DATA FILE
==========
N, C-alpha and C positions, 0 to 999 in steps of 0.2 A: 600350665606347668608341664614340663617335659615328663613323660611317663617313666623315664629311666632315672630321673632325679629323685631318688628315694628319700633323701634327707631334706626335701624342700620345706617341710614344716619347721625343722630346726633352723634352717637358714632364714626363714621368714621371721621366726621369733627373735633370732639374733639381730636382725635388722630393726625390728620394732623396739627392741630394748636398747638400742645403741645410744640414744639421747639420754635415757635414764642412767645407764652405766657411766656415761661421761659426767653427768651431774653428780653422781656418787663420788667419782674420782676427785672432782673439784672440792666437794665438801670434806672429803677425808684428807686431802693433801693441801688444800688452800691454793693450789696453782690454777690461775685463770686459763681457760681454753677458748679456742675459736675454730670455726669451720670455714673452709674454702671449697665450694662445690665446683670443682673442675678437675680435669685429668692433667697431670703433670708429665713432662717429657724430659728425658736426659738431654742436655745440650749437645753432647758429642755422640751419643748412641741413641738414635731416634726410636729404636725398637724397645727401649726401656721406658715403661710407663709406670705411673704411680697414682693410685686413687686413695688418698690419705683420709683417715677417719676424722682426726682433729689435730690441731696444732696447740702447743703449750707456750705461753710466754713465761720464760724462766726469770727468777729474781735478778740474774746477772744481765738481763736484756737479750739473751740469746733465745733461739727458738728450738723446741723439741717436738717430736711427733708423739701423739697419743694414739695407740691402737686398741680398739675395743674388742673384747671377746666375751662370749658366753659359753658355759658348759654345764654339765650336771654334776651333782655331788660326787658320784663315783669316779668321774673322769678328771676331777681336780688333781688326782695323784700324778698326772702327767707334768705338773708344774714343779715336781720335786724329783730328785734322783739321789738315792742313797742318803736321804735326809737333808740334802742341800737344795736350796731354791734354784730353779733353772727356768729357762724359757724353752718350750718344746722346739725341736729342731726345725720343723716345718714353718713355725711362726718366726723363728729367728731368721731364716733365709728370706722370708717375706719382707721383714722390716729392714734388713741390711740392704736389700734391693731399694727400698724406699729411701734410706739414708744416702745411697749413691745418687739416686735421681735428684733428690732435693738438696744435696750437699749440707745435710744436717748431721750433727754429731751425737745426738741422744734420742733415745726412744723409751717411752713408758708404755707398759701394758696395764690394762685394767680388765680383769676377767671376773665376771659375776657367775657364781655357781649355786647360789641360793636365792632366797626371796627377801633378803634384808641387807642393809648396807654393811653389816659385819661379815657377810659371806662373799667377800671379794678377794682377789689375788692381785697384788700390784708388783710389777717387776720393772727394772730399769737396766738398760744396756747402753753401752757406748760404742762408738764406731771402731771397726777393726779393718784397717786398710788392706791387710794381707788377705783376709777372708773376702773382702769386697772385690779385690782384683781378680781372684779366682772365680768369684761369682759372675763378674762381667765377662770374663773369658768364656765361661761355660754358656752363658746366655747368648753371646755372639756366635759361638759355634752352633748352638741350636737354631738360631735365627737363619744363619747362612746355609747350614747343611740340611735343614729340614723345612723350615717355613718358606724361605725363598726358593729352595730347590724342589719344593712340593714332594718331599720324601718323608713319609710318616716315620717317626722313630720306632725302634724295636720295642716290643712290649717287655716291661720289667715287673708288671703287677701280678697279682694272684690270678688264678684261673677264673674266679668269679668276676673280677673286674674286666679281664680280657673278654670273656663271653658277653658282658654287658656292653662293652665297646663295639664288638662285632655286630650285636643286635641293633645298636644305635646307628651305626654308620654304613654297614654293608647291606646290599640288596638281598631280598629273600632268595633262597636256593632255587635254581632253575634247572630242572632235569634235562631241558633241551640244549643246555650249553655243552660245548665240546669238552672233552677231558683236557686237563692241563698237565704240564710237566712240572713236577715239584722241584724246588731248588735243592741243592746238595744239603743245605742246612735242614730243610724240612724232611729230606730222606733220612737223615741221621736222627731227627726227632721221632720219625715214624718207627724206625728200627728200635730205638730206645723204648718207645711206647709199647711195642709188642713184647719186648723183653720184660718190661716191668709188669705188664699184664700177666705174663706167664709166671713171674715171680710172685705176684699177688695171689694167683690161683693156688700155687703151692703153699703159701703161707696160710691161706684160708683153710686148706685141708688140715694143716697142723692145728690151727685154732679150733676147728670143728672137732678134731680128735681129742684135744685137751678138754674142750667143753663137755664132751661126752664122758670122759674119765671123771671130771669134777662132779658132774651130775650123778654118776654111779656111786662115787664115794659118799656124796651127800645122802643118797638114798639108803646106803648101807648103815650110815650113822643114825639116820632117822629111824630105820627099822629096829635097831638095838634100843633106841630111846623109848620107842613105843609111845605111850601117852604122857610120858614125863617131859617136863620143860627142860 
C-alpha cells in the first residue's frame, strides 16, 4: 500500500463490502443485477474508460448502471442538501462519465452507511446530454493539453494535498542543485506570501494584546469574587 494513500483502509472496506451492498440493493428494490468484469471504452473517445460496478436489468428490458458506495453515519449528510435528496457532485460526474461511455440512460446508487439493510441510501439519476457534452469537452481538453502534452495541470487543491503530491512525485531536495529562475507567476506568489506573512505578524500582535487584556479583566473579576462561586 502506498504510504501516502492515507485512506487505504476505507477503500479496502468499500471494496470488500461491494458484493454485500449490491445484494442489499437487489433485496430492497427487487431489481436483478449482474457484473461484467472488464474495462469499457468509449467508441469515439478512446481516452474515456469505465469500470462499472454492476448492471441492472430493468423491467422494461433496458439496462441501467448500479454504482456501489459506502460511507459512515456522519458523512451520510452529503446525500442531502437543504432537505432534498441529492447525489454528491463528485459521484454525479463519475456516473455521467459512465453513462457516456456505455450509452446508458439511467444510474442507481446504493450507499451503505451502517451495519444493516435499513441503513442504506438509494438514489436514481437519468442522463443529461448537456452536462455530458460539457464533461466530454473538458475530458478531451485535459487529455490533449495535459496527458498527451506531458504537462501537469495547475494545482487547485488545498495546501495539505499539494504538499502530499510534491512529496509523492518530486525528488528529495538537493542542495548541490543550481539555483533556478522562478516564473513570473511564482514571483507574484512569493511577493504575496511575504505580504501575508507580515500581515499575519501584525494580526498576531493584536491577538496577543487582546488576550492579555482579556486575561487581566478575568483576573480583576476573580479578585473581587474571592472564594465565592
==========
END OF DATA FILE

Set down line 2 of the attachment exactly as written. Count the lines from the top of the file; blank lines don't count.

C-alpha cells in the first residue's frame, strides 16, 4: 500500500463490502443485477474508460448502471442538501462519465452507511446530454493539453494535498542543485506570501494584546469574587 494513500483502509472496506451492498440493493428494490468484469471504452473517445460496478436489468428490458458506495453515519449528510435528496457532485460526474461511455440512460446508487439493510441510501439519476457534452469537452481538453502534452495541470487543491503530491512525485531536495529562475507567476506568489506573512505578524500582535487584556479583566473579576462561586 502506498504510504501516502492515507485512506487505504476505507477503500479496502468499500471494496470488500461491494458484493454485500449490491445484494442489499437487489433485496430492497427487487431489481436483478449482474457484473461484467472488464474495462469499457468509449467508441469515439478512446481516452474515456469505465469500470462499472454492476448492471441492472430493468423491467422494461433496458439496462441501467448500479454504482456501489459506502460511507459512515456522519458523512451520510452529503446525500442531502437543504432537505432534498441529492447525489454528491463528485459521484454525479463519475456516473455521467459512465453513462457516456456505455450509452446508458439511467444510474442507481446504493450507499451503505451502517451495519444493516435499513441503513442504506438509494438514489436514481437519468442522463443529461448537456452536462455530458460539457464533461466530454473538458475530458478531451485535459487529455490533449495535459496527458498527451506531458504537462501537469495547475494545482487547485488545498495546501495539505499539494504538499502530499510534491512529496509523492518530486525528488528529495538537493542542495548541490543550481539555483533556478522562478516564473513570473511564482514571483507574484512569493511577493504575496511575504505580504501575508507580515500581515499575519501584525494580526498576531493584536491577538496577543487582546488576550492579555482579556486575561487581566478575568483576573480583576476573580479578585473581587474571592472564594465565592